NOTE: This is part 2 of a 4-part series on creativity. You can read Part 1 here and Part 3 here and part 4 here.

We have carried our stories, photographs and videos since childhood. And we carry much more. We carry The Critics, the voices that tell us that we mustn’t tell/show secrets; no one cares about our vision; it has all been said and shown; we will never be as good as (fill in the blanks); we are geniuses who don’t really have to improve at our creating; creating is too hard – so why begin at all. When I teach face to face in a writing circle, I ask my students to enter into an imagining that teaches them what Critics they carry.

You won’t fully meet your Critics by simply reading this post. I invite you to enter into the work. If this is not the right time for you to take part in what comes next, stop reading this post and come back when you are ready. You will know when it is time. You may have found yourself blocked. You may be bored with what you are making. You may decide to give up altogether. And, maybe, just maybe, you remember this post.

Step 1: Find a place where you will not be disturbed.

You might want to invite a friend or friends to take part in this exploration with you. Shut down all your tech devices. Have a notebook and pen/pencil with you – and a timer. Get comfortable. Set the timer for twenty minutes.

Step 2: Sit in silence.

Sit with how you feel when you find yourself unable to create. When you begin to drift from the sensation, breathe and return to the feeling. Do you feel tense? Jittery? Scared? Uncertain? Do you want to use a little something to take the edge off the feeling?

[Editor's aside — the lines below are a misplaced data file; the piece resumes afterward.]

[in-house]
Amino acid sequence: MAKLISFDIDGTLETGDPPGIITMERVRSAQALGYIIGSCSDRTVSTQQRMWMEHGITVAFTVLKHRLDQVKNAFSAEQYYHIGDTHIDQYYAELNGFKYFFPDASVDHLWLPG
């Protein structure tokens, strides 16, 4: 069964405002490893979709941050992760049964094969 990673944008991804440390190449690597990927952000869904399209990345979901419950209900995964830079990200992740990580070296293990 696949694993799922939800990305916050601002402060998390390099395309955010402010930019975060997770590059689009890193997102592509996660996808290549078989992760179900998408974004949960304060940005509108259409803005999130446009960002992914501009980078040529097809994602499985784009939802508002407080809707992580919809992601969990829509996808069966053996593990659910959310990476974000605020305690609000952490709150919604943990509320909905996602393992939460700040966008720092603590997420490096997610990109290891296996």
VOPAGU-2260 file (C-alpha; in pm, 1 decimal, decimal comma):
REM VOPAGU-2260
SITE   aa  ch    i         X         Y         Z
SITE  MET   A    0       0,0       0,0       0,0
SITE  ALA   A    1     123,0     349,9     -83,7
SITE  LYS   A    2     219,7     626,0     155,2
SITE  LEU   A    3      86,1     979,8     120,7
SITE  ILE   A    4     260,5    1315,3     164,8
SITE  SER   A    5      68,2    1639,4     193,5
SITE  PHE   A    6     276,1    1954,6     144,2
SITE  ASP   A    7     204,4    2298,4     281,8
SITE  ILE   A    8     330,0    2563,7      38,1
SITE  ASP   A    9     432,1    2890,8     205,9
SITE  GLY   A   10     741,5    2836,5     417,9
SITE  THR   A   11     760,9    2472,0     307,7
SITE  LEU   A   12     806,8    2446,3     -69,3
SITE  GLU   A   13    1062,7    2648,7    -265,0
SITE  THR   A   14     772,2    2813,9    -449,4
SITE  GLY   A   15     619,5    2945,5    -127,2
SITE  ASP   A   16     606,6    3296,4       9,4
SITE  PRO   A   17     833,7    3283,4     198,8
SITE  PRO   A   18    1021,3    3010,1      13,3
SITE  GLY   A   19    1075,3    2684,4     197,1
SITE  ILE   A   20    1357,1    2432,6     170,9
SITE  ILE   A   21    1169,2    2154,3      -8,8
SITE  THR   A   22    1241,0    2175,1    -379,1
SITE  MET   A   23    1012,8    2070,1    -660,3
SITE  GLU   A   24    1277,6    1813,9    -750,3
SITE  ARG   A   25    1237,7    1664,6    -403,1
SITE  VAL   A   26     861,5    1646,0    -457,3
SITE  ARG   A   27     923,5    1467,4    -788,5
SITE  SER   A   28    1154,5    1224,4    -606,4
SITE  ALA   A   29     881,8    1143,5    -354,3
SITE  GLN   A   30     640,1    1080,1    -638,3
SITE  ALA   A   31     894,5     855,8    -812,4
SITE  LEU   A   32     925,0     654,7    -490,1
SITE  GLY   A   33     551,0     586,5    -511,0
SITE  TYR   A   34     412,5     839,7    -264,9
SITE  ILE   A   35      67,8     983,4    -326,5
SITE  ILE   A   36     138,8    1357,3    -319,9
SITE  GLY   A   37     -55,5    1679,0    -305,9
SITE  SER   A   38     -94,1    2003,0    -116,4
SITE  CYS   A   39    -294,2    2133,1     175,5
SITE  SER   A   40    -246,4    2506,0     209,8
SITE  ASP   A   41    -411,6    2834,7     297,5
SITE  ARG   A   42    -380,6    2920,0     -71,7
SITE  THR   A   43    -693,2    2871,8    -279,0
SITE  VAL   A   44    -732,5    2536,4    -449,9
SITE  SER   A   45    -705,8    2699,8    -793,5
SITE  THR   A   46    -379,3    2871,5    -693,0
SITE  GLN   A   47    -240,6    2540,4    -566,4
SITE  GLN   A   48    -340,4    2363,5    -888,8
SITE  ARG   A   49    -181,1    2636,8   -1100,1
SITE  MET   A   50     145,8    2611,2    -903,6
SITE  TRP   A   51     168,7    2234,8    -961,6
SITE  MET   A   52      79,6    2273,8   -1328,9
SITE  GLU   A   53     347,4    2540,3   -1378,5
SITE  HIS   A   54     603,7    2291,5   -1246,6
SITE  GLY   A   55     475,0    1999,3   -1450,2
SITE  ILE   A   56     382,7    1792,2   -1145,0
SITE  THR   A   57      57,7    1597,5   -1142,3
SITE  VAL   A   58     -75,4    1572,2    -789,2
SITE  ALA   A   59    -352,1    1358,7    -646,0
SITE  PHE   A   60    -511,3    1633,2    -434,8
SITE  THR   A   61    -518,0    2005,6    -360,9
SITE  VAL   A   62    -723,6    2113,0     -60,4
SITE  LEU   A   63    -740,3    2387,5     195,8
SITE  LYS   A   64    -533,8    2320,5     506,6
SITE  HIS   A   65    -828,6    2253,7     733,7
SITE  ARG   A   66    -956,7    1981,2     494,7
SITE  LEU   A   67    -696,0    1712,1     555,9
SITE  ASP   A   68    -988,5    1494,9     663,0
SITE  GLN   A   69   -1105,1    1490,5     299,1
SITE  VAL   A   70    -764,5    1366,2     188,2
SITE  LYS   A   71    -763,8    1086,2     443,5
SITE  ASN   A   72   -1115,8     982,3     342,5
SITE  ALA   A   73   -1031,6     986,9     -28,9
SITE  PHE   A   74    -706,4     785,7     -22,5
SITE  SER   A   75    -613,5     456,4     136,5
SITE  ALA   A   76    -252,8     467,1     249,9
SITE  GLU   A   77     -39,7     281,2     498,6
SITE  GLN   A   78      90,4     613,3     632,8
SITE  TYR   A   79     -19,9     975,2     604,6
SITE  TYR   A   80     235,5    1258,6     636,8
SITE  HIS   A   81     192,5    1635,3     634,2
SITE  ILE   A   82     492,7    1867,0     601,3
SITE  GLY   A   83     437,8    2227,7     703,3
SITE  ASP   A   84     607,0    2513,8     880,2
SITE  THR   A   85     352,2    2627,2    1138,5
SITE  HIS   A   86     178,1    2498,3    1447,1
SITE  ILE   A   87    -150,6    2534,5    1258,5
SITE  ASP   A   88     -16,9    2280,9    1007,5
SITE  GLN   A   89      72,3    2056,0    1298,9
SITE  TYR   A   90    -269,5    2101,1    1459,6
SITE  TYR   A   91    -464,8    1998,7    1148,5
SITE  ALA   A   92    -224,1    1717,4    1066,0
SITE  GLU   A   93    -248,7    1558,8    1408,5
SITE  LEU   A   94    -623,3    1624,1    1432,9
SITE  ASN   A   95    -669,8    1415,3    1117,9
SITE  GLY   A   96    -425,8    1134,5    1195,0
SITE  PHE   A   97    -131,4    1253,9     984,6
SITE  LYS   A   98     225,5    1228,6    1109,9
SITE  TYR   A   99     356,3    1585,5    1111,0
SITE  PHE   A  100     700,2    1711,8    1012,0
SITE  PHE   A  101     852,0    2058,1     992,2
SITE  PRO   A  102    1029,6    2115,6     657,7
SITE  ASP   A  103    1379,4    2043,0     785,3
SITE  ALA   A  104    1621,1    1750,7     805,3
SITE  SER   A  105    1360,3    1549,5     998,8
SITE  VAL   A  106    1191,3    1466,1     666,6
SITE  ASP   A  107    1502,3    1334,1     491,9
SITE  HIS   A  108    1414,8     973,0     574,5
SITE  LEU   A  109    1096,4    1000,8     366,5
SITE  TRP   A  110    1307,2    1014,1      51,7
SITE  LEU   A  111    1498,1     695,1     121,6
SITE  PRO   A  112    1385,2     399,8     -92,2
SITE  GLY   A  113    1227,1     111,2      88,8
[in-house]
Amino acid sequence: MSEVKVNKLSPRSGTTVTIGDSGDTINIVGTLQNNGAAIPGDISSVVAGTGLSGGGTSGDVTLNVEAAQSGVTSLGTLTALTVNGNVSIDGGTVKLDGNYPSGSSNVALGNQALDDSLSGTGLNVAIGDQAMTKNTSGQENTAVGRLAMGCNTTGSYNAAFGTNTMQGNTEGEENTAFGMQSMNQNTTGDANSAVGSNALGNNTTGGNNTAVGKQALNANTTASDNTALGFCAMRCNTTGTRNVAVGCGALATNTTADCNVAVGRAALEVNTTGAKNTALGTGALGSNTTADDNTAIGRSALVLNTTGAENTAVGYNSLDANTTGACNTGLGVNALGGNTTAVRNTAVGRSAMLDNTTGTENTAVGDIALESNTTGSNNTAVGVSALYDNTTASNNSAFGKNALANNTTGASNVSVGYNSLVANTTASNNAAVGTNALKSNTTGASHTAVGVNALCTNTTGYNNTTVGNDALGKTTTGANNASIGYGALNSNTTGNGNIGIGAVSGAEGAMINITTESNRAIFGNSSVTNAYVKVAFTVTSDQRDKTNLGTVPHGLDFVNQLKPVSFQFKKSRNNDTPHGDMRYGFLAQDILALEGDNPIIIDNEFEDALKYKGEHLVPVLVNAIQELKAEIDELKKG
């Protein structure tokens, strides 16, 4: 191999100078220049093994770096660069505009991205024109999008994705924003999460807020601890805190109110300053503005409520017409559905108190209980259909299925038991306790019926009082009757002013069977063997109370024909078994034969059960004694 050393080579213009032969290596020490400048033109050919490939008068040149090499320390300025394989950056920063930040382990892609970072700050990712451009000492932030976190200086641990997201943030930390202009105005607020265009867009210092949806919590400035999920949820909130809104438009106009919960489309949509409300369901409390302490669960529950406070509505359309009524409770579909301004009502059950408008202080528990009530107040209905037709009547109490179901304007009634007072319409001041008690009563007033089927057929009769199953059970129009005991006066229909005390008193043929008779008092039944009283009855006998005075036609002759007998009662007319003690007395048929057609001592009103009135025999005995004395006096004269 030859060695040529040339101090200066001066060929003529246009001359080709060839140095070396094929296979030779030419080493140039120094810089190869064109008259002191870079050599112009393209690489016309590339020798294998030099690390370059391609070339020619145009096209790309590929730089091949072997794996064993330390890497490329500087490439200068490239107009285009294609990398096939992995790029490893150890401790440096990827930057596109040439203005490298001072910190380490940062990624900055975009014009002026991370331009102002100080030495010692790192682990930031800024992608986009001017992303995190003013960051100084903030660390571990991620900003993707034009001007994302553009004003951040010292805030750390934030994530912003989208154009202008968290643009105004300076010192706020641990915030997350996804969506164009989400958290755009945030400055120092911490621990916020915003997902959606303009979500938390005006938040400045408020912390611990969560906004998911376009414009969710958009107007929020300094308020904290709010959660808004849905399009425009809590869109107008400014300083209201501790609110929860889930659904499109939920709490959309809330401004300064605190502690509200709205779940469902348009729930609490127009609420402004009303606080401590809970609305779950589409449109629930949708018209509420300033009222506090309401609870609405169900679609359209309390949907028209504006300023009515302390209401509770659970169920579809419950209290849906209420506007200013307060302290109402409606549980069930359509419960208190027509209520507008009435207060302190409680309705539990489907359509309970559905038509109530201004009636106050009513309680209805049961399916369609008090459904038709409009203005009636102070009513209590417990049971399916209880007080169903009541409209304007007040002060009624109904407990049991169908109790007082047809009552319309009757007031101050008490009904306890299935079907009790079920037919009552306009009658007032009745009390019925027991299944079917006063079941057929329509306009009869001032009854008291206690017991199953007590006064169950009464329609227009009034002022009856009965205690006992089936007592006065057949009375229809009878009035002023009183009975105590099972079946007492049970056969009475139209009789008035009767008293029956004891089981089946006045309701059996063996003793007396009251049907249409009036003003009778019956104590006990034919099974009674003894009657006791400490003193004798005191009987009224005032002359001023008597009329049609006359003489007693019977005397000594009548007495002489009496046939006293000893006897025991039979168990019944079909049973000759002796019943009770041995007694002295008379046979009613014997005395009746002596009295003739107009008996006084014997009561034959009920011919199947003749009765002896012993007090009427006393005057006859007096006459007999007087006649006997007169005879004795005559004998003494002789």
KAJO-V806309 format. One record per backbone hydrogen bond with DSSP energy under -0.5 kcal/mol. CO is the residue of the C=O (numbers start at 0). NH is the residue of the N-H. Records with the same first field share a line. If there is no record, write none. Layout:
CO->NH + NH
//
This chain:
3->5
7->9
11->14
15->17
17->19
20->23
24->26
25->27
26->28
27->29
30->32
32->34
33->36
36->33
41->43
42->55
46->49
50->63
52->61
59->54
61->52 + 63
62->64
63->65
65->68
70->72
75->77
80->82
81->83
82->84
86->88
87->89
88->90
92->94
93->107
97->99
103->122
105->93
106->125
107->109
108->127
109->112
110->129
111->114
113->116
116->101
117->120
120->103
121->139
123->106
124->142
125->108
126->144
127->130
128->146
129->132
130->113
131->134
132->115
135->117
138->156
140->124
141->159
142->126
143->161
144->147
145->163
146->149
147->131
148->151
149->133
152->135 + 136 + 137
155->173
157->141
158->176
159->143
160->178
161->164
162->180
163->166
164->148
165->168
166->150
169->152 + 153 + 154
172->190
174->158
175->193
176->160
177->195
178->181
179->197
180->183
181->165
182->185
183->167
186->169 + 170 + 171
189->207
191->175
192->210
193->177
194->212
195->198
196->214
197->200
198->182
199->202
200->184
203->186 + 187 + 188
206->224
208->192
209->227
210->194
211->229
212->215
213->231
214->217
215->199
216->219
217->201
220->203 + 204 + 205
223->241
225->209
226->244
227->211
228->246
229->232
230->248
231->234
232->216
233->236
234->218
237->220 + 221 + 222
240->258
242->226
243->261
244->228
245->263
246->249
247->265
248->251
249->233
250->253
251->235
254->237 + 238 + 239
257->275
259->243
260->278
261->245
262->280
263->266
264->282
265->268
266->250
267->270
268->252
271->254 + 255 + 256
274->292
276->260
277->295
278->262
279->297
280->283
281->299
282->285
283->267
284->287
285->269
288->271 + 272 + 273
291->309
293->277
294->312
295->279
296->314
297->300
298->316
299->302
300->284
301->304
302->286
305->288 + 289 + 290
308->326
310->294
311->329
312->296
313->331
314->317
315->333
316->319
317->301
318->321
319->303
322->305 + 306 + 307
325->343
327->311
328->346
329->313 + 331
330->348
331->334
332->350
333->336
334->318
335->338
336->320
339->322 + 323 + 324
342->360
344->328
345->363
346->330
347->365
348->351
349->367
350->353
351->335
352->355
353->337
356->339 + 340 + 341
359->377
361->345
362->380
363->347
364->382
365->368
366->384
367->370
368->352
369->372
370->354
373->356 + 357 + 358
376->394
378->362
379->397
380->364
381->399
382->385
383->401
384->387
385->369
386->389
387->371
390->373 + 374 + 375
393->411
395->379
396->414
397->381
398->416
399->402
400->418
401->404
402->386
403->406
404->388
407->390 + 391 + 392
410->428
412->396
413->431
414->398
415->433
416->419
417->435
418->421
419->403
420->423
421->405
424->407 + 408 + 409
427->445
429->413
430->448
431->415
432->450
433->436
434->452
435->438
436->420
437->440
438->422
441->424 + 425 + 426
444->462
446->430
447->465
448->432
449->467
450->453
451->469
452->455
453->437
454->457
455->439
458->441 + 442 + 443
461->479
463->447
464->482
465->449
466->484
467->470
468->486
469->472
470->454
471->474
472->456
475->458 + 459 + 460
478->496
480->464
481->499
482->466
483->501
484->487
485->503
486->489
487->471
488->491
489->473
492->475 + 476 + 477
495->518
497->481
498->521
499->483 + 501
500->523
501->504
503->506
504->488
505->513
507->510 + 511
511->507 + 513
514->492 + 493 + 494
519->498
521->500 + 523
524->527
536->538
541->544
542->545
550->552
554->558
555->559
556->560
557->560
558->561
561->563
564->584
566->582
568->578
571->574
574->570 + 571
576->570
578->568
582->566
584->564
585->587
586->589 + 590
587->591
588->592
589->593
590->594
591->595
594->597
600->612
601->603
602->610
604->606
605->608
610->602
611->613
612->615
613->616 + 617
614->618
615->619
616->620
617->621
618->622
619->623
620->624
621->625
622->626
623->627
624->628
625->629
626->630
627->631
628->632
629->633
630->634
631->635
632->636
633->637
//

Step 3: Let the feeling intensify and notice where it is in your body.

Press your hand to that place and push on it. You may find that the physical sensation has words connected with it. My students have felt pressure on their shoulders, tension in the region of their heart, cramping in their hands or jaw.

Step 4:Listen to what your body tells you.

Avoid trying to make the feelings or the words go away. When the timer goes off, write down what your body tells you – where the discomfort lies, what words seem to go along with it. Where are you constricted? What are the words? Where and when did you first hear them?

Step 5: Set the timer again for 30 minutes and write a letter to The Critics.

Avoid asking them to leave you alone – that makes the tension and the words more powerful. Tell the Critics that you no longer need them and anything else you need to free from your mind.

Step 6: This is the hardest part – thank The Critics for one gift they have given your creativity.

The first time I did this experiment with my students, I met a cruel teacher from my childhood. She had made fun of a notebook I had created to keep my free writing in. She said, “Why would anybody waste time on something like that?” She said those words in front of twenty-five other students. That day, I vowed never to show one of my projects to anyone – and I vowed even more strongly that no one would ever stop me from making/writing again.

This experiment is powerful. You may find that you want to write about what you have found for a few days; you may want to talk with friends about what you learned.

Please write us in the comments about how this worked for you. We – and our creativity – are shaped by the voices and actions in our childhoods. As long as those early influences like buried and unknown, we are influenced by them, sometimes for creating, sometimes by being silenced.

[Photo: Katie Hargrave]